Choa Saidan Shah, Pakistan
By Sara Farid
The miners call their donkeys their “biggest treasure”, an animal whose strength and patience lets them work in some of the world’s most dangerous mines. But life in Pakistan’s mines is dangerous for everyone – there’s a constant risk of cave-ins, and the black dust floating in the air slowly fills up the lungs of both man and beast.
The donkeys make twenty trips a day from the depths of the mine to the storage site where they dump the coal. For each trip, they are loaded up with coal sacks weighing 20 kg (44 lbs) each. The teams of four to six animals are guided to the surface, unloaded, then obediently turn and walk again towards the black hole.
The workers have made a choice to be down here, I think, even if it’s a bad choice made by poor people with few options. The donkeys haven’t chosen this life, but nevertheless they trudge trustingly up and down the tunnels, wounds on their backs and faces covered with coal dust. Why no bandages? I asked the miners. They laughed. Life inside the mines is hard for everyone.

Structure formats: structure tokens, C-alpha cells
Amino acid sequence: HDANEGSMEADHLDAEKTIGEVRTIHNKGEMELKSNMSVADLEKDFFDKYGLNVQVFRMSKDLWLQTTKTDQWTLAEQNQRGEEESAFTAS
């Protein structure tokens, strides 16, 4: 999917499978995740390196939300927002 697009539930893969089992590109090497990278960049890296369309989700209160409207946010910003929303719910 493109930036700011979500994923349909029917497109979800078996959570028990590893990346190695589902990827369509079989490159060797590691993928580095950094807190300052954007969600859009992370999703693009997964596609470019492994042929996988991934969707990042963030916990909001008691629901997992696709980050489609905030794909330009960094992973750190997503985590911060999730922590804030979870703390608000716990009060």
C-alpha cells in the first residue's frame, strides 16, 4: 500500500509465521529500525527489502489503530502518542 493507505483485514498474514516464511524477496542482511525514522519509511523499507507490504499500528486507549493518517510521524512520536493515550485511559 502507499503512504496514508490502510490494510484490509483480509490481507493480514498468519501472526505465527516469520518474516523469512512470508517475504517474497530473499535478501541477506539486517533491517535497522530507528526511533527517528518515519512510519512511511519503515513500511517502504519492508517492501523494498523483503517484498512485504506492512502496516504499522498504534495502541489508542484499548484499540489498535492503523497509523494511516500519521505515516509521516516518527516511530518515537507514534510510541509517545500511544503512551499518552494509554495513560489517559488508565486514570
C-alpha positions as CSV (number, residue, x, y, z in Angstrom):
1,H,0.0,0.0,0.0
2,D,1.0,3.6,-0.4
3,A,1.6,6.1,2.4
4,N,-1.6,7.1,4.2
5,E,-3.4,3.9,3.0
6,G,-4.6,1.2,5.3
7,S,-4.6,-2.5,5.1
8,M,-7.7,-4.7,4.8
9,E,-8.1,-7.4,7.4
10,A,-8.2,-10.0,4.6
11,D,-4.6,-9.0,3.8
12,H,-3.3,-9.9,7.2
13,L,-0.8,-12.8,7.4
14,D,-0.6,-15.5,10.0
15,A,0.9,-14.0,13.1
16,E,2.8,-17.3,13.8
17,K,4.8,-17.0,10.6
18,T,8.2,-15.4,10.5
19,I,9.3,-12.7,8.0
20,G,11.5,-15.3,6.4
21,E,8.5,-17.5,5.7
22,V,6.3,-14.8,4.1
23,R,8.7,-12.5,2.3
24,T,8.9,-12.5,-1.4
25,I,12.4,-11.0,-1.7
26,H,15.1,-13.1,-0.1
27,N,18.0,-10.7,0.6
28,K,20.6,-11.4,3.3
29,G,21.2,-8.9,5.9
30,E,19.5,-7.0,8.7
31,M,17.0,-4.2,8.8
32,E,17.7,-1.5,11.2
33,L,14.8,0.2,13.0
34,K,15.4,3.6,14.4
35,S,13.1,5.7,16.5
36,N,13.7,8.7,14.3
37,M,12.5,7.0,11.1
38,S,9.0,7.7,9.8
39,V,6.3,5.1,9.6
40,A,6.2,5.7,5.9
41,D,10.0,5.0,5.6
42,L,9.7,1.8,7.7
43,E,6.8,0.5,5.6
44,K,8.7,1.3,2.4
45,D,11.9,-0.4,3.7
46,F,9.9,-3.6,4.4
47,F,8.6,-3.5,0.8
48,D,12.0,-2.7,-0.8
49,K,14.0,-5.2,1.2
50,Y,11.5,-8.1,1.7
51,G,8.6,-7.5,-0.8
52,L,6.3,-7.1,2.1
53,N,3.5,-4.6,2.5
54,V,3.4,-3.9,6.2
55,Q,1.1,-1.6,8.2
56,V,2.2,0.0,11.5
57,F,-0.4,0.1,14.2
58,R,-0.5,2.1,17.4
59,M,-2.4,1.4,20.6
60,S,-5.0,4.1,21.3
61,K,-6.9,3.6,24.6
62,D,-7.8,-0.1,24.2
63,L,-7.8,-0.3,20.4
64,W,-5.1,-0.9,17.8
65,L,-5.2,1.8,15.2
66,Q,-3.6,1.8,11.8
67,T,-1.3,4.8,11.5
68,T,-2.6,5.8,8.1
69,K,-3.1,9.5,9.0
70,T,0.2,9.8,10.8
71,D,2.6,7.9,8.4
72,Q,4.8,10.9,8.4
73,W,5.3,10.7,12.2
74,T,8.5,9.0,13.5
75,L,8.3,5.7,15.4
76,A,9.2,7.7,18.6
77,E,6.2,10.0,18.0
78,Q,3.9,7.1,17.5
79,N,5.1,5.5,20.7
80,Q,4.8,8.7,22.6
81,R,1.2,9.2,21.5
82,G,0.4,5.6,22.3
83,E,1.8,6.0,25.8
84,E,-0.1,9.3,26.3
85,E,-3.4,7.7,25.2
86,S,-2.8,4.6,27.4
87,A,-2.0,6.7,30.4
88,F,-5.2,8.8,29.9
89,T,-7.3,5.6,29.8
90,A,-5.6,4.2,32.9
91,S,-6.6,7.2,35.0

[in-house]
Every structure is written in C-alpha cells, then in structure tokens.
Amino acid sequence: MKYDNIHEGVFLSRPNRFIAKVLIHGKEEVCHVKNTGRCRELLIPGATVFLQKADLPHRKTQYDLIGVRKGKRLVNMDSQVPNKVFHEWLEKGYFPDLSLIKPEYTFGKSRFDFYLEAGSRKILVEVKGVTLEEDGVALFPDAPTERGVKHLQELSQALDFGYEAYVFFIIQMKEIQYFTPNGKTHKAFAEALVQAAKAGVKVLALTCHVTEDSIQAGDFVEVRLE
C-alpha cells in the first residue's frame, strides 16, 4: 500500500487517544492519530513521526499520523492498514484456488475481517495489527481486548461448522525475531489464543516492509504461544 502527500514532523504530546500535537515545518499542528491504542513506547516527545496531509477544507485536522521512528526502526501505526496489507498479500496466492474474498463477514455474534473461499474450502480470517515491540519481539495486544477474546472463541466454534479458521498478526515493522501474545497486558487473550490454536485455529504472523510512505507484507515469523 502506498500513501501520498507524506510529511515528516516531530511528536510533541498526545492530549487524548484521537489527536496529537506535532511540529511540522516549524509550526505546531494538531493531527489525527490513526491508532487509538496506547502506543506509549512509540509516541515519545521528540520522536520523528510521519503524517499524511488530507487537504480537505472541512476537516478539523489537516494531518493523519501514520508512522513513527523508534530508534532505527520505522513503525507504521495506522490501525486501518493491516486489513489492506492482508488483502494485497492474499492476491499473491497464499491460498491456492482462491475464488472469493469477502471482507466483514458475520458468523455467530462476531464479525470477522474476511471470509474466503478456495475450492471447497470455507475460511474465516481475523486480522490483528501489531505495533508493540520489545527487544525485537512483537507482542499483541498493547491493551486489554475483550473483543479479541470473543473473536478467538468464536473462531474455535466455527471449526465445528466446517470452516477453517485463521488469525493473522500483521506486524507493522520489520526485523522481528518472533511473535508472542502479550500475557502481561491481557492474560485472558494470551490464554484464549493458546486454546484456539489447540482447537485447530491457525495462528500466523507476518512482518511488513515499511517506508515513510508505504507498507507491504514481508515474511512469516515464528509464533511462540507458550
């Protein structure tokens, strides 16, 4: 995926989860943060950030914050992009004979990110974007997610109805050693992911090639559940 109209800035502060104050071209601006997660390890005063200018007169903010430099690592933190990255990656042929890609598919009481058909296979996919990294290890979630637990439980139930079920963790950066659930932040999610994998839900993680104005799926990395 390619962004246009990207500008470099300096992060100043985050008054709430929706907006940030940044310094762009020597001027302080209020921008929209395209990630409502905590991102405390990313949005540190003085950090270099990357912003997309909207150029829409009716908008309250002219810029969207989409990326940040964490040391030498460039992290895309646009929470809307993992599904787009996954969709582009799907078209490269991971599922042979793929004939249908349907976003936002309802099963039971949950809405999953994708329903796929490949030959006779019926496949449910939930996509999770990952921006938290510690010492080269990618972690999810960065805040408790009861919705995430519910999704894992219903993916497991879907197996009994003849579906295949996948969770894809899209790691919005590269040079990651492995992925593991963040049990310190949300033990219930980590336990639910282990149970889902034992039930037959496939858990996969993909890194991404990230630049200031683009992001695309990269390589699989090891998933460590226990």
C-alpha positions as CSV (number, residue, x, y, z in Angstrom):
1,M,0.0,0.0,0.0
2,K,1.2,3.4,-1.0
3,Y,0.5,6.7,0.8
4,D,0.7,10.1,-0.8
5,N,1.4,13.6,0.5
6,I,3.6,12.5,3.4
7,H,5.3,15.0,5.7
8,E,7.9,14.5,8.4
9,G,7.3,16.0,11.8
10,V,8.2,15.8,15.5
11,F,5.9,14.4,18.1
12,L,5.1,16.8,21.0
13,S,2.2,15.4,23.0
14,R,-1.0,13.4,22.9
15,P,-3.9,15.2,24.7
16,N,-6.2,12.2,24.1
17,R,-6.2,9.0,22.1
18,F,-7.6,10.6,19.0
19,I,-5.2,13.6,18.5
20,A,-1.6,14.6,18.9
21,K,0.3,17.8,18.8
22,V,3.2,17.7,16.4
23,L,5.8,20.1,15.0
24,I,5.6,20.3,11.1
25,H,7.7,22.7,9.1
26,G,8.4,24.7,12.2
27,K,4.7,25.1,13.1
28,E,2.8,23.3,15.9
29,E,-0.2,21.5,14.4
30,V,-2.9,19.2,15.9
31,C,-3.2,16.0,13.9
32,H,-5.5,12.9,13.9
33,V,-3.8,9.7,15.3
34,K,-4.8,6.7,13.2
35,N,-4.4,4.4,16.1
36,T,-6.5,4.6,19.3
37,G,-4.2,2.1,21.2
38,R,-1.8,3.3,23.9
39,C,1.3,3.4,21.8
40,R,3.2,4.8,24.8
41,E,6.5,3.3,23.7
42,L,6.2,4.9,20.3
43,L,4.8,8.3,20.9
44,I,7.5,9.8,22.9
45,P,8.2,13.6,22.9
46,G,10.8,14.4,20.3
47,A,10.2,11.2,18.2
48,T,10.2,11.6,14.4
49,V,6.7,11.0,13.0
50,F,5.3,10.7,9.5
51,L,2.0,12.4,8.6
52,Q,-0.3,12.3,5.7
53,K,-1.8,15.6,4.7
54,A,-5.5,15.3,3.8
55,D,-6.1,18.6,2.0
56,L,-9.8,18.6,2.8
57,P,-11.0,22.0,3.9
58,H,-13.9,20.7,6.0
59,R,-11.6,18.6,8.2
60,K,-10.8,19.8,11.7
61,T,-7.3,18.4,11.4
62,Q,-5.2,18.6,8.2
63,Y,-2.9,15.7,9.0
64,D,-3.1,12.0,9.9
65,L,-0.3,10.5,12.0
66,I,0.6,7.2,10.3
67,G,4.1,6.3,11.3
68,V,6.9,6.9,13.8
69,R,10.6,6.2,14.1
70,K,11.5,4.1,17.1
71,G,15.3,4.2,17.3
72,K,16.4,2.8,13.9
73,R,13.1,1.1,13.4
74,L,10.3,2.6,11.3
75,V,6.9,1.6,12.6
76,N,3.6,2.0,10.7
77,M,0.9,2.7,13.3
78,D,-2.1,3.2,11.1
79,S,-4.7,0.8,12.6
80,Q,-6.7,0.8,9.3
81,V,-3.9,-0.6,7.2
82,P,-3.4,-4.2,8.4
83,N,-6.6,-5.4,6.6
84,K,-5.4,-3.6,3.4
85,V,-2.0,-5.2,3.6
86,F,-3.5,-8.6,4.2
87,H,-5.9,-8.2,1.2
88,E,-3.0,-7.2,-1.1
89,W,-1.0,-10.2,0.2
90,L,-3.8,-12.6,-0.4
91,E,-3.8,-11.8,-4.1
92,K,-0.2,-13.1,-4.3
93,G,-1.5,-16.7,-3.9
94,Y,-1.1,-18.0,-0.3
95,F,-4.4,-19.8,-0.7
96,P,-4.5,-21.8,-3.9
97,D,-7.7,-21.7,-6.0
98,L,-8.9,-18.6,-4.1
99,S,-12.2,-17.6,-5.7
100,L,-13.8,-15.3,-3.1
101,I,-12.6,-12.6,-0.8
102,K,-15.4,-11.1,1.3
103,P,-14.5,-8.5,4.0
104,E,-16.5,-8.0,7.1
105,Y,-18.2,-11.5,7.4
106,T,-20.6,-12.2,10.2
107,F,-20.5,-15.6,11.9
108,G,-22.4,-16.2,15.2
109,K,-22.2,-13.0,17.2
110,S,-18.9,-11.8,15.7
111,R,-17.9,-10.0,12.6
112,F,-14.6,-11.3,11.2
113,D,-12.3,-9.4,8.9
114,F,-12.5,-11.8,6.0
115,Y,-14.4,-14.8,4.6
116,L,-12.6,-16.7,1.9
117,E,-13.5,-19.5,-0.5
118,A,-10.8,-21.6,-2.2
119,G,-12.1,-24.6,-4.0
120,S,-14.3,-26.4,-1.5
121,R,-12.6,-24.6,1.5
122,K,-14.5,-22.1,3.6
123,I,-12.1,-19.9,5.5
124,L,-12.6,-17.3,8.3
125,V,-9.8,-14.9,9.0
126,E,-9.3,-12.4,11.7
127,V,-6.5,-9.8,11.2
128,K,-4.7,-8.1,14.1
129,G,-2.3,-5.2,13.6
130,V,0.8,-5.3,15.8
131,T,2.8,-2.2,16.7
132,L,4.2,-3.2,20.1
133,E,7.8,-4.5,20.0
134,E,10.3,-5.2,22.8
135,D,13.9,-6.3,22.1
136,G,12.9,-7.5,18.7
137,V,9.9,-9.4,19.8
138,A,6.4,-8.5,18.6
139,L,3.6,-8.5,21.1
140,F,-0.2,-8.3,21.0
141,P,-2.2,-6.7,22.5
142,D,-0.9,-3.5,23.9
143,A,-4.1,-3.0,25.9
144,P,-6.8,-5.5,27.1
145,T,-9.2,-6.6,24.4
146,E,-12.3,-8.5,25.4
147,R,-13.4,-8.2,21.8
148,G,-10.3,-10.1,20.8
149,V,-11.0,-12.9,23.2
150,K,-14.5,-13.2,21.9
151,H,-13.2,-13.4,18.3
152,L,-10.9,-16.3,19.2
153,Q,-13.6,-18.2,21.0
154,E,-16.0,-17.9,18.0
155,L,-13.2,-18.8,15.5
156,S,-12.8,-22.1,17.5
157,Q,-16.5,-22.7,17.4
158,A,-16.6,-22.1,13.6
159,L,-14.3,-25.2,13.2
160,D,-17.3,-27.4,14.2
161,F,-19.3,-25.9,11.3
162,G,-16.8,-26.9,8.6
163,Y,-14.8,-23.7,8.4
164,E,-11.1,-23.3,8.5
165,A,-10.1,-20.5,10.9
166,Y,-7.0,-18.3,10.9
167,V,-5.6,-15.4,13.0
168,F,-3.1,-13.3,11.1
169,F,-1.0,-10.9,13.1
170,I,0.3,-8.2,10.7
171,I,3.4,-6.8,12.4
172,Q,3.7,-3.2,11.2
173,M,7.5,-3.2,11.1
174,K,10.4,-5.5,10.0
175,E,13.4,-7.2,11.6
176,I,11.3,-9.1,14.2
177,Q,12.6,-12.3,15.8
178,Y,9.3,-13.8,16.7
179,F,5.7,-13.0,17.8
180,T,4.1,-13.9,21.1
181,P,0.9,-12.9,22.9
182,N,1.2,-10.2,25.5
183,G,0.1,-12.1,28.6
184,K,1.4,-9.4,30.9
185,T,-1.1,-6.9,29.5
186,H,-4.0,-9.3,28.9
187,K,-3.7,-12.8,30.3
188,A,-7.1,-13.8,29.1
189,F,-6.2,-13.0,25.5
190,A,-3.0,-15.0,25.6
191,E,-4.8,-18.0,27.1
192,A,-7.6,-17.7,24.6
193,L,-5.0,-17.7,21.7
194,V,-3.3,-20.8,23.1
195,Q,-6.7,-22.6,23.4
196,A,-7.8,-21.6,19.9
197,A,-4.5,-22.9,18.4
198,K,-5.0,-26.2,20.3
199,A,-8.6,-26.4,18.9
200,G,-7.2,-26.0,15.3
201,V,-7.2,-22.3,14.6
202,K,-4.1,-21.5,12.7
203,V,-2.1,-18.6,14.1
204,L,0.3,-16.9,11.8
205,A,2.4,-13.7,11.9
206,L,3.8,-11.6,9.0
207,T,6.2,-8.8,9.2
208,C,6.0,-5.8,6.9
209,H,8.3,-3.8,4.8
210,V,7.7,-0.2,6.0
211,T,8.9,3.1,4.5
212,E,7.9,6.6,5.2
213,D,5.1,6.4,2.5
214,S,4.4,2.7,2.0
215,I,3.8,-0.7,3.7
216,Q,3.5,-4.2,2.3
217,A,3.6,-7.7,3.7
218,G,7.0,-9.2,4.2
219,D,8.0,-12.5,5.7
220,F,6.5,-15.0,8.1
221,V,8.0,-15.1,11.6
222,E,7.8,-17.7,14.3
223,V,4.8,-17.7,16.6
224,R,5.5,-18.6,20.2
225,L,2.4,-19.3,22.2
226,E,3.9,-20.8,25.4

But the miners do what they can for their animals. After they finish work, they take them to shady trees. They feed the animals even before they wash the coal dust from their own faces. One miner tells me that these animals are like their babies. They can’t ask for anything, so we have to ensure we meet all their needs, he says. We care for them when they are sick, hungry or thirsty.
No one cares for the miners when they are sick, hungry or thirsty, I think. I wonder how often a miner has to choose between spending his few dollars on himself or on the donkey that makes his work possible. Whether laboring under the earth or resting on its scarred surface, both are equally invisible to the wealthy elites who run this country.